Structure ExamplesUse custom Structures and built-in Structures to store data in a single value.
This page was last reviewed on Feb 23, 2024.
Structure. This VB.NET keyword is used to represent data. A Structure's data is found directly in its bytes: Integers, Booleans and DateTimes are built-in Structures.
When we pass a Structure to a method, its bytes are copied. Structures are stored on the evaluation stack (not the heap) when used in a method body. This can help (or hurt) performance.
To start, this example has a Structure called Simple. This Structure has 3 fields: an Integer, a Boolean and a Double. These fields are stored directly as part of the Structure.
Here We create an instance of Simple—we do not need to use a New Sub (a constructor).
So A Structure, of any type, is used in the same way as an Integer. And an Integer itself is a kind of Structure.
Structure Simple Public _position As Integer Public _exists As Boolean Public _lastValue As Double End Structure Module Module1 Sub Main() Dim s As Simple s._position = 1 s._exists = False s._lastValue = 5.5 Console.WriteLine(s._position) End Sub End Module
Copy. A structure is self-contained in its memory region. So when we assign one Structure local to another, it is copied. And the two values, when changed, do not affect each other.
Here We create a DateTime structure, as a local, and initialize to a value in the year 2020.
Then The local d2 copies the values from "d," but the two locals are separate. When "d" is changed, d2 is not affected.
Module Module1 Sub Main() ' Create a structure and copy it. Dim d As DateTime = New DateTime(2020, 1, 1) Dim d2 As DateTime = d Console.WriteLine("D: " + d) Console.WriteLine("D2: " + d2) ' Reassign "d" and the copy "d2" does not change. d = DateTime.MinValue Console.WriteLine("D2: " + d2) End Sub End Module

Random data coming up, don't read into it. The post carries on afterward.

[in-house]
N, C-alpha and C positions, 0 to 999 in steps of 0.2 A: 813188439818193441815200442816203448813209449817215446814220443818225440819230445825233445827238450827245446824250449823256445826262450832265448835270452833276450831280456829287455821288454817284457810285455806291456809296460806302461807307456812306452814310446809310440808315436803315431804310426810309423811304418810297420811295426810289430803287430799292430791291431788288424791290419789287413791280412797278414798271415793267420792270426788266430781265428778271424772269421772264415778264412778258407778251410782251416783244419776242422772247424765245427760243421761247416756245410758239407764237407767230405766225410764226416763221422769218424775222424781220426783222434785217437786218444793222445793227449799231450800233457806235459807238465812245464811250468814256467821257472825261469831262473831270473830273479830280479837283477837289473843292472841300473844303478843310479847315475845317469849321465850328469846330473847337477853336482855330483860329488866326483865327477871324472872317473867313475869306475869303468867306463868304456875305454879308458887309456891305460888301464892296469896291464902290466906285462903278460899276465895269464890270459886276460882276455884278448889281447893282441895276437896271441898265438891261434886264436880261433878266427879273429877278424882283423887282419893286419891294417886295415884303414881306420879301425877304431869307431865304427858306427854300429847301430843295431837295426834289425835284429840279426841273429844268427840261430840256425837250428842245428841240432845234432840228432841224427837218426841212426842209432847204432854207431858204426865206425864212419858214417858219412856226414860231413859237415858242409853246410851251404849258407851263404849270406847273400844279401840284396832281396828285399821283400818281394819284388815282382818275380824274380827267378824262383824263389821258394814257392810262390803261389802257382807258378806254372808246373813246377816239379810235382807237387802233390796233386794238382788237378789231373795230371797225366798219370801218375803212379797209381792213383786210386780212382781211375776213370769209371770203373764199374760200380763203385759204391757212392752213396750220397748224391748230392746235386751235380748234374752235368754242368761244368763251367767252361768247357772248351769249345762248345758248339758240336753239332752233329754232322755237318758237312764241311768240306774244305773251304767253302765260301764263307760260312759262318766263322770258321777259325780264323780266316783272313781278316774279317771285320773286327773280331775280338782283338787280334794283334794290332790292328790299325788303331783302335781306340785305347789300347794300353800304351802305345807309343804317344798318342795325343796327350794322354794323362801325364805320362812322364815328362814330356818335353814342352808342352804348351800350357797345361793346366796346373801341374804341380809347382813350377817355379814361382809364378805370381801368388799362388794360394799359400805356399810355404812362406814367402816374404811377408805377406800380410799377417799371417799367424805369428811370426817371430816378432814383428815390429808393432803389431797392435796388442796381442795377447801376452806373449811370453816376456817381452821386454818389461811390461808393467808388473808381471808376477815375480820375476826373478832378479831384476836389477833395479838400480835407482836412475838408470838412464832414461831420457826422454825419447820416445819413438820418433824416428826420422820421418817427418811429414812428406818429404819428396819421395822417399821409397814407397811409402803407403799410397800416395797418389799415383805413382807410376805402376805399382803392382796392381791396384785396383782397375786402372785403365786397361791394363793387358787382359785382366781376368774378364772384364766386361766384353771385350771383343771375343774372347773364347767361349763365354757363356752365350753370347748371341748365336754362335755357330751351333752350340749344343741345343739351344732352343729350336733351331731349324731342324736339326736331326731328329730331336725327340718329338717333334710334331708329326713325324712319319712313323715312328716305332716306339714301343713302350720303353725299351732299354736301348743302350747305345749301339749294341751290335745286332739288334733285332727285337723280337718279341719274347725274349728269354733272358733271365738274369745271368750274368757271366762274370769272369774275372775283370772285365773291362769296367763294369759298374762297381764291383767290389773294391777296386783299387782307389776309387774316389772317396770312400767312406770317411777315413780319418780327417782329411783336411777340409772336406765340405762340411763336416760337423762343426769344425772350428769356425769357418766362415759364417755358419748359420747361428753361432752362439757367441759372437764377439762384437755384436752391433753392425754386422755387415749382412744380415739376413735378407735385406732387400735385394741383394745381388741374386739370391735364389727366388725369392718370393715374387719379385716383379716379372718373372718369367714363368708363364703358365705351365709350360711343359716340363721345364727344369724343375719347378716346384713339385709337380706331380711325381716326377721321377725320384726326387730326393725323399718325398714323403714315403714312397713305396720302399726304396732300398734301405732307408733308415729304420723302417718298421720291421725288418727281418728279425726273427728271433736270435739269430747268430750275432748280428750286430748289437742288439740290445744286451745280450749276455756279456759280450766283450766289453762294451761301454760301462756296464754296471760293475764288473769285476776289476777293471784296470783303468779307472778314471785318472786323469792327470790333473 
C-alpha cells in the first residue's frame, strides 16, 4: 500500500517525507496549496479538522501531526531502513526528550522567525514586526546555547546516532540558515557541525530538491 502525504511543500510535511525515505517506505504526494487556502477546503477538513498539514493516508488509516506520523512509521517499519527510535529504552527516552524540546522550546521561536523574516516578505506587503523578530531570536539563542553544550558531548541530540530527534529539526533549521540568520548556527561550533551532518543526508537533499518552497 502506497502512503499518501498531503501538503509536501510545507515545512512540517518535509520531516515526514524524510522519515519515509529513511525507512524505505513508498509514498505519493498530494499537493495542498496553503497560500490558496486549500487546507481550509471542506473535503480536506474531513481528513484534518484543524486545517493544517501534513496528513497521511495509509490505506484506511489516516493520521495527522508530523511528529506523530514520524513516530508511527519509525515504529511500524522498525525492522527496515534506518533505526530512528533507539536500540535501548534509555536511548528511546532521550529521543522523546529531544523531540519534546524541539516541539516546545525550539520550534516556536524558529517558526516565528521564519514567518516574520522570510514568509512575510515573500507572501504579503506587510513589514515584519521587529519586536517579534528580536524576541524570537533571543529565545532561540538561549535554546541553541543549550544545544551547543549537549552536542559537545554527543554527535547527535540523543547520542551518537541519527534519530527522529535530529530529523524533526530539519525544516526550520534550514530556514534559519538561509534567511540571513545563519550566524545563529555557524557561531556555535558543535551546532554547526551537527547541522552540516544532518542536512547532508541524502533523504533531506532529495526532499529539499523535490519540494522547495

D: 1/1/2020 D2: 1/1/2020 D2: 1/1/2020
A benchmark. A speed difference between Structure and Class comes from allocation models. A Class reference points to data externally stored. A Structure's data is in the variable itself.
Version 1 A Structure called Box is allocated many times in a loop. The managed heap is not accessed.
Version 2 In this version of the code a Class called Ball is allocated in a similar loop.
Result Each allocation of the Structure took around 2 nanoseconds, and the class took 8. The Structure allocates faster.
Structure Box Public _a As Integer Public _b As Boolean Public _c As DateTime End Structure Class Ball Public _a As Integer Public _b As Boolean Public _c As DateTime End Class Module Module1 Sub Main() Dim m As Integer = 100000000 Dim s1 As Stopwatch = Stopwatch.StartNew ' Version 1: use Structure. For i As Integer = 0 To m - 1 Dim b As Box b._a = 1 b._b = False b._c = DateTime.MaxValue Next s1.Stop() Dim s2 As Stopwatch = Stopwatch.StartNew ' Version 2: use Class. For i As Integer = 0 To m - 1 Dim b As Ball = New Ball b._a = 1 b._b = False b._c = DateTime.MaxValue Next s2.Stop() Dim u As Integer = 1000000 Console.WriteLine(((s1.Elapsed.TotalMilliseconds * u) / m).ToString("0.00 ns")) Console.WriteLine(((s2.Elapsed.TotalMilliseconds * u) / m).ToString("0.00 ns")) End Sub End Module
2.26 ns Structure 8.20 ns Class
Arguments. The Structure, when passed as an argument to a Function, will be slower. It is larger. The Class is only 4 (or 8) bytes. When more bytes are copied, Function calls are slower.
Usually, structures will decrease program performance. It is often better to use Classes for custom types. For typical programs, I advise avoiding custom structures.
Summary. Structures are often used for built-in types. Structures are unique in their allocation behavior. Their data, their fields and values, are stored directly inside the variable.
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Sam Allen is passionate about computer languages. In the past, his work has been recommended by Apple and Microsoft and he has studied computers at a selective university in the United States.
This page was last updated on Feb 23, 2024 (edit).
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